The Megaupload All-Stars
There's a famous exchange, though probably apocryphal, attributed to Winston Churchill:

"Madam, would you sleep with me for 5 million pounds?" he allegedly asked a socialite, who initially seemed to rather like the idea. Then he changed the offer to a mere five pound note. "What kind of woman do you think I am?" she snapped.

"Madam, we've already established that," was the response. "Now we are haggling about the price."

Regarding celebrities, P. Diddy, Lil John, Alicia Keys, Chris Brown, Kanye West, The Game, Mary J. Blige, Kim Kardashian, Macy Gray and Jamie Foxx, we may now understand that, for them, it was also about the price.

In December, in the days before government officials pulled the plug on file-sharing service Megaupload on charges it facilitated piracy, the company released a promotional video with testimonials from these and other celebrities.

In fairness, it is not known if they were paid, or how much. Amid spin control (after record labels were able to temporarily pull the video from YouTube) there were claims that not all of the featured performers authorized their inclusion. Barring editing trickery, the entertainers are certainly on camera, mentioning Megaupload by name.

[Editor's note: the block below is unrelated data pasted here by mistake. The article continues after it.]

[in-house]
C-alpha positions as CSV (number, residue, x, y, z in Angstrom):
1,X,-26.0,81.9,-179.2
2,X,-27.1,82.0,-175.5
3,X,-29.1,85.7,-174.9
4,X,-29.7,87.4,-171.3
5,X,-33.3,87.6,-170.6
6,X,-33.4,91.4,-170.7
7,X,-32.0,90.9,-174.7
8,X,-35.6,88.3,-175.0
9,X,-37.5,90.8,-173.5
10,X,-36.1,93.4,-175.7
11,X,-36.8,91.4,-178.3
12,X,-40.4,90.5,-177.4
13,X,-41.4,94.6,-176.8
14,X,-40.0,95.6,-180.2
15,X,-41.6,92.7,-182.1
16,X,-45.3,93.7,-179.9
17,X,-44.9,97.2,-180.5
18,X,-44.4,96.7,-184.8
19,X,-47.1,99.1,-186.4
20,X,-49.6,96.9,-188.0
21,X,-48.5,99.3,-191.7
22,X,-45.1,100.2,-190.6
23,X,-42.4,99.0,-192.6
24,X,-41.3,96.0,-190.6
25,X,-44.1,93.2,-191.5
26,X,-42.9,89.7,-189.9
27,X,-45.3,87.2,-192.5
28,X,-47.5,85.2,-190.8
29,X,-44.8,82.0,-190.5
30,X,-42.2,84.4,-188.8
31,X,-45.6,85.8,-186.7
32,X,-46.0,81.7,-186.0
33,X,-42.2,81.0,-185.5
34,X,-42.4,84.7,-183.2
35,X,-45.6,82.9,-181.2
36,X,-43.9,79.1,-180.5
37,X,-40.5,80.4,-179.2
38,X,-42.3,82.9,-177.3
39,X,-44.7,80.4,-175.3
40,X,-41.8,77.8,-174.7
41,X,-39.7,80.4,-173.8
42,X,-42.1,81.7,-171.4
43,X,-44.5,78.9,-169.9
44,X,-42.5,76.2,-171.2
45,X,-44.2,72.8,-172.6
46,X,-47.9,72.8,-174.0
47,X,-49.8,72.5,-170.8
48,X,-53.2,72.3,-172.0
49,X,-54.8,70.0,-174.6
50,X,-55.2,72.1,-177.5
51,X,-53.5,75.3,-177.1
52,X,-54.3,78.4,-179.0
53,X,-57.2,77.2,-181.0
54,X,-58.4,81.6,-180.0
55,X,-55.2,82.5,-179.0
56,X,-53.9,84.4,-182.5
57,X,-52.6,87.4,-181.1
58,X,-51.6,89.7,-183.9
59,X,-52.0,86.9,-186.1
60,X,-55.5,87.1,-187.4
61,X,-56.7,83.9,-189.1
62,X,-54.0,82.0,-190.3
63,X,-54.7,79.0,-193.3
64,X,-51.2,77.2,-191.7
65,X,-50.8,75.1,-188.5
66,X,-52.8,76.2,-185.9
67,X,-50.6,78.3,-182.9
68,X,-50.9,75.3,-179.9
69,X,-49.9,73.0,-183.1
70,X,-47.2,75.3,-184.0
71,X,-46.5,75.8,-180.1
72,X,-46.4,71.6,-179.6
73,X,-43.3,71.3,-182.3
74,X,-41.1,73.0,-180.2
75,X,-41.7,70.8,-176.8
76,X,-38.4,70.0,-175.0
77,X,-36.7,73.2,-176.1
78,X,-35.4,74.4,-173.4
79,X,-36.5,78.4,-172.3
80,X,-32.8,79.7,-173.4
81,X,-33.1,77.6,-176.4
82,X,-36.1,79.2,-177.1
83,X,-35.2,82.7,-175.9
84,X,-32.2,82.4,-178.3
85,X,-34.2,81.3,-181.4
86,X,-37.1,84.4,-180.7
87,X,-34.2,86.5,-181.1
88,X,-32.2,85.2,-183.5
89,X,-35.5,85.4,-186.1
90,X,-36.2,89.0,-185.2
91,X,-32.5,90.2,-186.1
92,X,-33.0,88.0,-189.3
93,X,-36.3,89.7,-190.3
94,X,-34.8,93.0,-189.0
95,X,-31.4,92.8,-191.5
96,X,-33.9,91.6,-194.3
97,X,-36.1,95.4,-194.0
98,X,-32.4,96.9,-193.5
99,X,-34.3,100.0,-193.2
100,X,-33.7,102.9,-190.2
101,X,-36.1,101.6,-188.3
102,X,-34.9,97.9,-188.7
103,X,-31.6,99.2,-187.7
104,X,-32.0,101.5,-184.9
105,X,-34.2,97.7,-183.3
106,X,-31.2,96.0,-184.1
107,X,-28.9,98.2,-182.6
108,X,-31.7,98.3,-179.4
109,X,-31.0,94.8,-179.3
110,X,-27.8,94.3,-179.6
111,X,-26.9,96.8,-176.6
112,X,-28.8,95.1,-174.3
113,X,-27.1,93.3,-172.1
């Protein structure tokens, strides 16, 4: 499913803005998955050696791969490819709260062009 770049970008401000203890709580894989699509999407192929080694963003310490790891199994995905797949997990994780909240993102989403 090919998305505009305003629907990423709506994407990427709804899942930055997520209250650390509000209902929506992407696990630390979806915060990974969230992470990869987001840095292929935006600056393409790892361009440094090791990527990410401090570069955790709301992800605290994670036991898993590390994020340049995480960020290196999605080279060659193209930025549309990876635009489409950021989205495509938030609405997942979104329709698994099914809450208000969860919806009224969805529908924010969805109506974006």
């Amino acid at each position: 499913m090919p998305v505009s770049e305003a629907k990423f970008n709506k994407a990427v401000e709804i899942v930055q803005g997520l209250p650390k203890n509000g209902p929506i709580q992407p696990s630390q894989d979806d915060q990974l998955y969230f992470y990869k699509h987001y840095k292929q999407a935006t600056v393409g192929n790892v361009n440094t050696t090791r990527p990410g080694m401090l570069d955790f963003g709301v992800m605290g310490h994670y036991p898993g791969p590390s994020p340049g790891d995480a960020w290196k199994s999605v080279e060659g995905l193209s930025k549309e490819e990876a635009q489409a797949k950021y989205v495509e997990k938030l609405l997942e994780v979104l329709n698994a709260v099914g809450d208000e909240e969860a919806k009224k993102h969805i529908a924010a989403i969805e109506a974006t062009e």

One wonders why they would think it was a good idea to align themselves with Kim Schmitz, the slobbish sleazebag whose disposable identities have included the name "Kim Dotcom." More importantly, how much did it cost to have them betray their colleagues in the entertainment industry?

What did they think Megaupload was being used for? Fortune 500 companies using it to share documents among global offices? Far more likely is that traffic was split between people sharing porn and stealing media.

Even if you argue that SOPA and other anti-piracy efforts go too far, think of it from the celebrity perspective. Every song or movie shared illegally takes money out of not only their pockets, but the pockets of many others in their industry. Maybe A-listers are rich enough not to care, but couldn't they be bothered to think about their colleagues?

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